Replacing Electronics- Cut Down on Your Energy Usage

The United States’ residential electric usage sits around 1.44 trillion killowatthours (kWh) according to a 2019 statistic from the U.S. Energy Information Association. 1.44 is a lot of energy, and that’s only or residential usage. 1.44 kWh doesn’t account for industrial, commercial, or transportation usage. All of that combined puts us in second place for the highest energy consumption per year only behind China.

Currently the U.S. gets most of it’s electricity from natural gas, coal, and nuclear energy according to the U.S. Department of Energy; however, steps have been made to move towards more sustainable and environmentally friendly energy sources like wind turbines, solar plants, and geothermal energy. Even so, U.S. energy consumption is expected to rise gradually over time and everyone being stuck in their homes isn’t helping.

To do your part and combat the effects of excessive energy consumption if you live in an area that depends on less sustainable energy sources, there are some simple everyday steps you can take to live a more eco-friendly life.

My favorite way to cut down on energy consumption is to replace electronics with cost-effective, manual-use items. This not only helps me cut down on electricity consumption, it also helps me be more mindful of the products I use and consume. More-or-less, it helps me to live simply and be more kind to the planet.

Here are a few ways you can cut down on your energy consumption!

Use a french press instead of a coffee machine- This has become one of my favorite morning routines, albeit I’m not yet a master of the french press. My sister will tell you, you’d be lucky not to get coffee ground in your coffee when I make it. Instead of using the coffee machine in the morning, or plugging one in over night on a timer, we use a french press which isn’t an electric appliance at all. Beyond helping us cut down on electricity usage, the french press also helps me to be more conscious in my morning of how much I’m making and allows me to care more about the process. This has also helped us cut down on our use of items like disposable coffee pods and coffee filters. It’s a win all around.

Hang dry your clothes instead of using the dryer- I have never been a very big fan of laundry racks, but will do it when it’s reasonable. A simple laundry rack costs about $16.00 at Target, and there’s always a variety at other stores as well. The reasons why I’m not very keen on this method is that it takes clothes far longer to dry than in the dryer, and it takes up a lot of space depending on how much laundry you do per load. However, it does help cut down on the energy that would have been used while running the dryer for upwards of an hour per load.

Use candles/open windows instead of lamps- Who doesn’t love some fresh air and a delightfully scented seasonal candle? NO ONE! In our house the lights only get switched on if necessary when the sun goes down. Any other time of the day, we leave the blinds open on our windows and burn candles for light (and for a peaceful ambiance). One of the first things most people think of when they try and identify their energy consumption is that they leave lights on often during the day, and for the most part it just isn’t necessary. Switching from overhead lights and lamps to natural light and candles is a nice way to be a more conscious energy consumer.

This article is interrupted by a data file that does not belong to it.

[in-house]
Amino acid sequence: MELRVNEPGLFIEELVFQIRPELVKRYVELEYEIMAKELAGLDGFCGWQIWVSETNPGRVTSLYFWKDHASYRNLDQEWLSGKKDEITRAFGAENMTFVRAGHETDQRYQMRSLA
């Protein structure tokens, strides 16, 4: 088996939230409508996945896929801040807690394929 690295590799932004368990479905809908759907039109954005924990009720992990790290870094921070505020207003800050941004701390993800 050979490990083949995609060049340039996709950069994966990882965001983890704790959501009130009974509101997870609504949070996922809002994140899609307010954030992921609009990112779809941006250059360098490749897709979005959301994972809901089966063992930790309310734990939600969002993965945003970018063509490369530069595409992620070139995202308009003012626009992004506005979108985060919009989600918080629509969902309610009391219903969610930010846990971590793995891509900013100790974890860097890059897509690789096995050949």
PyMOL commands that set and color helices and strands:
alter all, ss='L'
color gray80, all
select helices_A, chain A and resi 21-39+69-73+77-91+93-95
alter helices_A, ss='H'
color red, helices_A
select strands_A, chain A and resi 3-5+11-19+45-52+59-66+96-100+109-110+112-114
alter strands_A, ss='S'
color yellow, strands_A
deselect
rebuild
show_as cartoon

Take a walk instead of using the hair dryer- This one is great both for decreasing energy consumption and for your mental and physical health. Sure it won’t get you that blowout you see in the magazines, but it will defiantly give you a nice windswept look. One of the biggest reasons hair dryers made this list is there one of the only items that will almost always cause a blown fuse. If it’s using enough energy to blow a fuse, it’s using too much energy. Aside from that it can be so nice to get out and get some fresh air, and I know, being stuck inside these last few months, we could all use a little more time in the sun. Go out and get all the nice crisp fall air you can and let your hair dry naturally. It’s healthier for your hair as well.

BONUS TIP: Designate one set of outlets in each room that can be used for plugged in objects. If you can only use two outlets at a time, you’ll be more conscious of your energy usage. Unplug anything that is not actively in use and prioritize what you’ll need charged or actively need to use.

Hopefully some of these ideas have struck a cord with you! These little ways in which we can cut down on energy usage can have a huge difference in the long run if we all do our part. And these are just small ideas, beyond these there are so many ways you can go even further in to cutting down your energy consumption in your home or in your community. Your wallet will thank you when the electric bill comes, and the planet will that you every single day.

Let me know: How do you cut down on your energy consumption in your day-to-day life? Have you found any tips or tricks to be particularly helpful in your endeavor to be more eco-friendly with your energy usage?